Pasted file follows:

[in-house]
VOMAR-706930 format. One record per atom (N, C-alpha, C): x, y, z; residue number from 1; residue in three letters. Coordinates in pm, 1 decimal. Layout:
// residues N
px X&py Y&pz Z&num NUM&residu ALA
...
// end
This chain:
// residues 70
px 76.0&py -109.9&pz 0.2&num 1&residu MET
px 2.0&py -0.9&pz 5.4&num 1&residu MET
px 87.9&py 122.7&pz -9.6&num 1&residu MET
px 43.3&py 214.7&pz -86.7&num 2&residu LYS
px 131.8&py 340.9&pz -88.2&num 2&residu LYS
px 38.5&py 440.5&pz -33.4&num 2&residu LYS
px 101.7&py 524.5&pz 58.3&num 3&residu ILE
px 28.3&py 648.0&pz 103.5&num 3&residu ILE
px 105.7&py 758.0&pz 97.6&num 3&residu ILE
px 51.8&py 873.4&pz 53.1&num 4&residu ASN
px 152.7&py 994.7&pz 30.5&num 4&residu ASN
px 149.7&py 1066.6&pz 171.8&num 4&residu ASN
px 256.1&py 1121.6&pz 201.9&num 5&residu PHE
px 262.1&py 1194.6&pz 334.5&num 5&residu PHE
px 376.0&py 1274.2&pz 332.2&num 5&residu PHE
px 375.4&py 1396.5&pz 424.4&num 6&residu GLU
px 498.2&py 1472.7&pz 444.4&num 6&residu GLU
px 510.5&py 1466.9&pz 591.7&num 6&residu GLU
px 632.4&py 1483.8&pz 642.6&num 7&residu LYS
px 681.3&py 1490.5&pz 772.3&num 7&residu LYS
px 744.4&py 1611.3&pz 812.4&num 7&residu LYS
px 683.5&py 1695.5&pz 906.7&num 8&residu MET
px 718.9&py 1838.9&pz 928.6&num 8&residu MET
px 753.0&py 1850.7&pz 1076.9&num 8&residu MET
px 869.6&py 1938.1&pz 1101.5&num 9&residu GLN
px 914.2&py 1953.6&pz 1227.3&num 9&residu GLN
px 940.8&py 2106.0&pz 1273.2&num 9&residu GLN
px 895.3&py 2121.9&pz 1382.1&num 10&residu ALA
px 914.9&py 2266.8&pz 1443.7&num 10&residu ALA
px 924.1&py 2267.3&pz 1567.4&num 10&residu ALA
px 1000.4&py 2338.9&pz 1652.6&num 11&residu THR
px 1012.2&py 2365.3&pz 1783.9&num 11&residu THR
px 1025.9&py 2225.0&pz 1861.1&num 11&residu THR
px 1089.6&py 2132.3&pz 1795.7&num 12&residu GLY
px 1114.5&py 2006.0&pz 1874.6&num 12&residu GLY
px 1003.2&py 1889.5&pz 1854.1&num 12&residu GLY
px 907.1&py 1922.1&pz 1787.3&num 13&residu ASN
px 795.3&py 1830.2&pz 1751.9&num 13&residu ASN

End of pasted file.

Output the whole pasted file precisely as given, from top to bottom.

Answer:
[in-house]
VOMAR-706930 format. One record per atom (N, C-alpha, C): x, y, z; residue number from 1; residue in three letters. Coordinates in pm, 1 decimal. Layout:
// residues N
px X&py Y&pz Z&num NUM&residu ALA
...
// end
This chain:
// residues 70
px 76.0&py -109.9&pz 0.2&num 1&residu MET
px 2.0&py -0.9&pz 5.4&num 1&residu MET
px 87.9&py 122.7&pz -9.6&num 1&residu MET
px 43.3&py 214.7&pz -86.7&num 2&residu LYS
px 131.8&py 340.9&pz -88.2&num 2&residu LYS
px 38.5&py 440.5&pz -33.4&num 2&residu LYS
px 101.7&py 524.5&pz 58.3&num 3&residu ILE
px 28.3&py 648.0&pz 103.5&num 3&residu ILE
px 105.7&py 758.0&pz 97.6&num 3&residu ILE
px 51.8&py 873.4&pz 53.1&num 4&residu ASN
px 152.7&py 994.7&pz 30.5&num 4&residu ASN
px 149.7&py 1066.6&pz 171.8&num 4&residu ASN
px 256.1&py 1121.6&pz 201.9&num 5&residu PHE
px 262.1&py 1194.6&pz 334.5&num 5&residu PHE
px 376.0&py 1274.2&pz 332.2&num 5&residu PHE
px 375.4&py 1396.5&pz 424.4&num 6&residu GLU
px 498.2&py 1472.7&pz 444.4&num 6&residu GLU
px 510.5&py 1466.9&pz 591.7&num 6&residu GLU
px 632.4&py 1483.8&pz 642.6&num 7&residu LYS
px 681.3&py 1490.5&pz 772.3&num 7&residu LYS
px 744.4&py 1611.3&pz 812.4&num 7&residu LYS
px 683.5&py 1695.5&pz 906.7&num 8&residu MET
px 718.9&py 1838.9&pz 928.6&num 8&residu MET
px 753.0&py 1850.7&pz 1076.9&num 8&residu MET
px 869.6&py 1938.1&pz 1101.5&num 9&residu GLN
px 914.2&py 1953.6&pz 1227.3&num 9&residu GLN
px 940.8&py 2106.0&pz 1273.2&num 9&residu GLN
px 895.3&py 2121.9&pz 1382.1&num 10&residu ALA
px 914.9&py 2266.8&pz 1443.7&num 10&residu ALA
px 924.1&py 2267.3&pz 1567.4&num 10&residu ALA
px 1000.4&py 2338.9&pz 1652.6&num 11&residu THR
px 1012.2&py 2365.3&pz 1783.9&num 11&residu THR
px 1025.9&py 2225.0&pz 1861.1&num 11&residu THR
px 1089.6&py 2132.3&pz 1795.7&num 12&residu GLY
px 1114.5&py 2006.0&pz 1874.6&num 12&residu GLY
px 1003.2&py 1889.5&pz 1854.1&num 12&residu GLY
px 907.1&py 1922.1&pz 1787.3&num 13&residu ASN
px 795.3&py 1830.2&pz 1751.9&num 13&residu ASN